Entry and intracellular growth of Legionella dumoffii in alveolar epithelial cells

Koji Maruta, Hiroshi Miyamoto, Tetsuo Hamada, Midori Ogawa, Hatsumi Taniguchi, Shin Ichi Yoshida

Research output: Contribution to journalArticlepeer-review

46 Citations (Scopus)


We have found that Legionella dumoffii strain Tex-KL (ATCC 33343) invades into and proliferates in the human lung alveolar epithelial-cell line A549 in vitro. The organism associated with the A549 cells at a 10-fold greater magnitude than L. pneumophila Philadelphia-1 during in vitro coculture for 1 h. Thereafter, L. dumoffii Tex-KL invaded the cells at a significantly higher rate (100- to 1,000-fold) than did L. pneumophila Philadelphia-1. After internalization, however, both bacteria proliferated at the same rate. This in vitro finding led us to examine the bacterial localization in lungs in a fatal case of L. dumoffii pneumonia. Double immunostaining revealed the bacteria in surfactant apoprotein A-positive cells (i.e., type II alveolar epithelial cells). Next, we infected guinea pigs intratracheally with L. dumoffii Tex-KL. The animals became sick with a fever from 24 h to 48 h after infection with 104 to 109 cfu of L. dumoffii Tex-KL. The lung tissues were examined through electron microscopy at definite intervals. Many bacteria were found not only inside phagocytic cells in the alveolar space, but also in type I and type II alveolar epithelial cells. These findings strongly suggest that L. dumoffii has an ability to invade into and proliferate in human alveolar epithelial cells, which may explain the rapid and fulminant progress of pneumonia caused by L. dumoffii.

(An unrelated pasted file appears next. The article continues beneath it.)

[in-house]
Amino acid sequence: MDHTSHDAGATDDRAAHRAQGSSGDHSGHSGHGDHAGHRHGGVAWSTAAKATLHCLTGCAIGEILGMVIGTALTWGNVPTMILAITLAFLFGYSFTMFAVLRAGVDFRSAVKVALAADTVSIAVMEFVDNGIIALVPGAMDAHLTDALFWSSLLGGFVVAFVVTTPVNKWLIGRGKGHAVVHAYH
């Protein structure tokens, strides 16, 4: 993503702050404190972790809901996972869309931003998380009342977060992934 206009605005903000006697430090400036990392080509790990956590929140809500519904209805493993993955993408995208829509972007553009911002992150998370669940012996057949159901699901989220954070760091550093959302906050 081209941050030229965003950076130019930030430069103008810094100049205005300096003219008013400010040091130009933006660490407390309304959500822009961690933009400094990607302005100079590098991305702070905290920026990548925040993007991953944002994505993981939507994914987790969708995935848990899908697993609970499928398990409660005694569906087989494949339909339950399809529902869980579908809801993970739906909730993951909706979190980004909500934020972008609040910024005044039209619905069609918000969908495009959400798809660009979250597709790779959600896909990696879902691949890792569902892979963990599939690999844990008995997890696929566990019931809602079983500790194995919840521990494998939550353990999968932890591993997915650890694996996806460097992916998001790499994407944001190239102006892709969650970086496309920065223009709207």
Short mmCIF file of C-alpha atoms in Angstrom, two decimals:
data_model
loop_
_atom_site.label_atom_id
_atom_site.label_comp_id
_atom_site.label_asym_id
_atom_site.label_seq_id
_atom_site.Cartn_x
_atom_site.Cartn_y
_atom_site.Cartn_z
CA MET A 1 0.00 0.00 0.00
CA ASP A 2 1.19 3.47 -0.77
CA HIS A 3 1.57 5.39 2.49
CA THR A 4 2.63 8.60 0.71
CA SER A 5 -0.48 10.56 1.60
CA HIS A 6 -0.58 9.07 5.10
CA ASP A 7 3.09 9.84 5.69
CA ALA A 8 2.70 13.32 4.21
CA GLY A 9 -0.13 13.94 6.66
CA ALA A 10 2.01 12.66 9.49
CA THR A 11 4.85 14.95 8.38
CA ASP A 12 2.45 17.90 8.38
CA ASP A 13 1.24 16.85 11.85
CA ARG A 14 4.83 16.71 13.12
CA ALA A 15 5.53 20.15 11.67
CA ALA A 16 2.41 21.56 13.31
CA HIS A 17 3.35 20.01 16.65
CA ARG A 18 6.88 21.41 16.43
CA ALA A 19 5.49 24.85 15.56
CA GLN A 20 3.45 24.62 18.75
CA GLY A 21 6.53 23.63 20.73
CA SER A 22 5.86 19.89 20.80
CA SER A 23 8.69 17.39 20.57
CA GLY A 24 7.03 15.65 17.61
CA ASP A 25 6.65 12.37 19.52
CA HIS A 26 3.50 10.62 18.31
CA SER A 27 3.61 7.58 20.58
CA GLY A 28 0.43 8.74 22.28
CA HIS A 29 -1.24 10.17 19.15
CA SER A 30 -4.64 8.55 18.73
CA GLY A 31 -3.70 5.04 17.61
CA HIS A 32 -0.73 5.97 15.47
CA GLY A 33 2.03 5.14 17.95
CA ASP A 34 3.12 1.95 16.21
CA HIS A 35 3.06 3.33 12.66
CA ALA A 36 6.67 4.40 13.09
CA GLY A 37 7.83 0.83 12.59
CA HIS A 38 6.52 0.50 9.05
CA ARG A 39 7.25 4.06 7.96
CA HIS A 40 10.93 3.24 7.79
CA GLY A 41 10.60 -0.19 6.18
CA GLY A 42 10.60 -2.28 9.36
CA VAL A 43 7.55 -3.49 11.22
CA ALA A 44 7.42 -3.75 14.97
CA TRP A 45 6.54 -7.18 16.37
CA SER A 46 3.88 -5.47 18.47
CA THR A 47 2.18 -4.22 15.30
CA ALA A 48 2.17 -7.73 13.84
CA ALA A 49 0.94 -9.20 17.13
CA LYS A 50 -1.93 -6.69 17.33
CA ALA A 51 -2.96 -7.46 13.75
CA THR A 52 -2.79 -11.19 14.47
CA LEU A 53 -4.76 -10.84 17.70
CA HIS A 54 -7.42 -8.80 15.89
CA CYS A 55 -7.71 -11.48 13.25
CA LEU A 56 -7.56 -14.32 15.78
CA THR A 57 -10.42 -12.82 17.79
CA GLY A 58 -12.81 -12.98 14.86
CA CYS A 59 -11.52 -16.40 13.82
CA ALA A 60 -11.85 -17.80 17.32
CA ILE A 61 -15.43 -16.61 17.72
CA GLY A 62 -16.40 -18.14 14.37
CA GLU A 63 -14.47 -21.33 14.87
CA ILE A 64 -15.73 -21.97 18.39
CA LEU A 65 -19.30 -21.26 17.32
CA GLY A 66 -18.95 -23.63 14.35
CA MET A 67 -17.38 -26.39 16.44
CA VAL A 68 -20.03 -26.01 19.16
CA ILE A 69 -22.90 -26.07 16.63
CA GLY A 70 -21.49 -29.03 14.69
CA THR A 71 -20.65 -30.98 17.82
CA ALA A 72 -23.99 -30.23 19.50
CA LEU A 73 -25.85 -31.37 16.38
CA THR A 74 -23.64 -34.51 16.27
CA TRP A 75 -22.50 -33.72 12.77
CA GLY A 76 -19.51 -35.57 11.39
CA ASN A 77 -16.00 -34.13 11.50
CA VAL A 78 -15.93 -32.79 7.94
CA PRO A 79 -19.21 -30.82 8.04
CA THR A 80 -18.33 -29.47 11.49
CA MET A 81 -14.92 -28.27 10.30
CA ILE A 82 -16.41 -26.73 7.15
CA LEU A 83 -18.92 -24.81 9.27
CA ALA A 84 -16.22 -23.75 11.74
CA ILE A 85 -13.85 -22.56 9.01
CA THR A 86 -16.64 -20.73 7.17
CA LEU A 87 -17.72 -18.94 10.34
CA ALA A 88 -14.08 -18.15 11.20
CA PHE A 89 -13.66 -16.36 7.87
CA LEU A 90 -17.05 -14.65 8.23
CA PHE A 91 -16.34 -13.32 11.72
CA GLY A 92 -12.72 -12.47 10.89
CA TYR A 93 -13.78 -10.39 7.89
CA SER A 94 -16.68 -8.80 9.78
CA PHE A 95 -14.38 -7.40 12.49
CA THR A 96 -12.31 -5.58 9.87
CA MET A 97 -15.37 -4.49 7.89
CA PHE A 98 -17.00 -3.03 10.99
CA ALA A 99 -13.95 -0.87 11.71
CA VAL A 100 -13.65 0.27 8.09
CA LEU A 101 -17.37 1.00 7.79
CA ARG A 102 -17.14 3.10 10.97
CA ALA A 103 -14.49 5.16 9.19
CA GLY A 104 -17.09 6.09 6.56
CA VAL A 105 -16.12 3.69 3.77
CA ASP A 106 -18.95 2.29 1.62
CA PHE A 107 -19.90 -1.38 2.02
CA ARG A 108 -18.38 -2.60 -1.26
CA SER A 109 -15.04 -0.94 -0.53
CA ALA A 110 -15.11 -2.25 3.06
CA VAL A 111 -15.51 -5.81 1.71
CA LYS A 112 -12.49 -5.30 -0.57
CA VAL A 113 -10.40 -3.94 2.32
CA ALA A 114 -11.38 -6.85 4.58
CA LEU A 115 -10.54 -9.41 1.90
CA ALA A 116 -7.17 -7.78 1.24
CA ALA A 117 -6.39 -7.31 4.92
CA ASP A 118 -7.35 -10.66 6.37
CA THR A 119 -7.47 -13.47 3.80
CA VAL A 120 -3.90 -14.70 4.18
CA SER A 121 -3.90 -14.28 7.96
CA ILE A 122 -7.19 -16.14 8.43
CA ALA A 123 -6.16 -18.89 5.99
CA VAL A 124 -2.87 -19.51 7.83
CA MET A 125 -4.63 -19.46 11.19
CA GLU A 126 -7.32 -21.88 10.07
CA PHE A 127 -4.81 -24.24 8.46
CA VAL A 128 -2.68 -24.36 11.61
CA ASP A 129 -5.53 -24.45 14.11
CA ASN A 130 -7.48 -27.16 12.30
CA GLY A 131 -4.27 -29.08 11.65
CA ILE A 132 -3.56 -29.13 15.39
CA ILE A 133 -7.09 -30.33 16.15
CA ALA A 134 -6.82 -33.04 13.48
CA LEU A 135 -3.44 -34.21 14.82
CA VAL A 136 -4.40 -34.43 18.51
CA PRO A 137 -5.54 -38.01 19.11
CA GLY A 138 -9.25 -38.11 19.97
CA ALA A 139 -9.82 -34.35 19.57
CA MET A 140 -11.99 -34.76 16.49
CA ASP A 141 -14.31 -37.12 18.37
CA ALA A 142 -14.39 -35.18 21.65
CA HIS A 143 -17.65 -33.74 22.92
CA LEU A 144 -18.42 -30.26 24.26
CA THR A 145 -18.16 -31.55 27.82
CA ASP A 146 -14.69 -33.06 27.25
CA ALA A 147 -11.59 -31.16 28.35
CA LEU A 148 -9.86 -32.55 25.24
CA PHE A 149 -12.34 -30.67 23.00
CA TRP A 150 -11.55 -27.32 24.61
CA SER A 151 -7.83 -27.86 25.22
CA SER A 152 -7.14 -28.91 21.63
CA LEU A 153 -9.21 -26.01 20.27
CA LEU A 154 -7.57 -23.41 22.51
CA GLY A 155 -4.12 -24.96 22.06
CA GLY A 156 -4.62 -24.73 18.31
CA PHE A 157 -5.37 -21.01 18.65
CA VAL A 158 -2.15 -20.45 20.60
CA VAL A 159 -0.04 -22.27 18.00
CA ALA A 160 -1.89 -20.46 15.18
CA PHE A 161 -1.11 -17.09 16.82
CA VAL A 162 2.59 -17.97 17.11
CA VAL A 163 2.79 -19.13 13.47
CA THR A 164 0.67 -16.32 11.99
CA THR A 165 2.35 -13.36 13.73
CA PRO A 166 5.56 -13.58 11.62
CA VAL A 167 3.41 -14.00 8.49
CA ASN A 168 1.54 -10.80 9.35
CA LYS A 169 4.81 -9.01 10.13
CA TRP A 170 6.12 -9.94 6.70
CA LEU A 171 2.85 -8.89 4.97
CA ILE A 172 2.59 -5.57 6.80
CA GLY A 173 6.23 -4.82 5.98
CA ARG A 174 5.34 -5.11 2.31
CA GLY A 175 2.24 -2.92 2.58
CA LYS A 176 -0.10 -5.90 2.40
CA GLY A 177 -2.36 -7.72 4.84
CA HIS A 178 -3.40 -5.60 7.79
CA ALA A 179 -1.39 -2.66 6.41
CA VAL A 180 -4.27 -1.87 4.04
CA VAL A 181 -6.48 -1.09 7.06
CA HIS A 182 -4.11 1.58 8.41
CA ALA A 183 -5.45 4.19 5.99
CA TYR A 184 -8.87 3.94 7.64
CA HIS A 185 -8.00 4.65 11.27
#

Original languageEnglish
Pages (from-to)1967-1974
Number of pages8
JournalAmerican Journal of Respiratory and Critical Care Medicine
Issue number6 PART I
Publication statusPublished - 1998

All Science Journal Classification (ASJC) codes

  • Pulmonary and Respiratory Medicine
  • Critical Care and Intensive Care Medicine


Dive into the research topics of 'Entry and intracellular growth of Legionella dumoffii in alveolar epithelial cells'. Together they form a unique fingerprint.

Cite this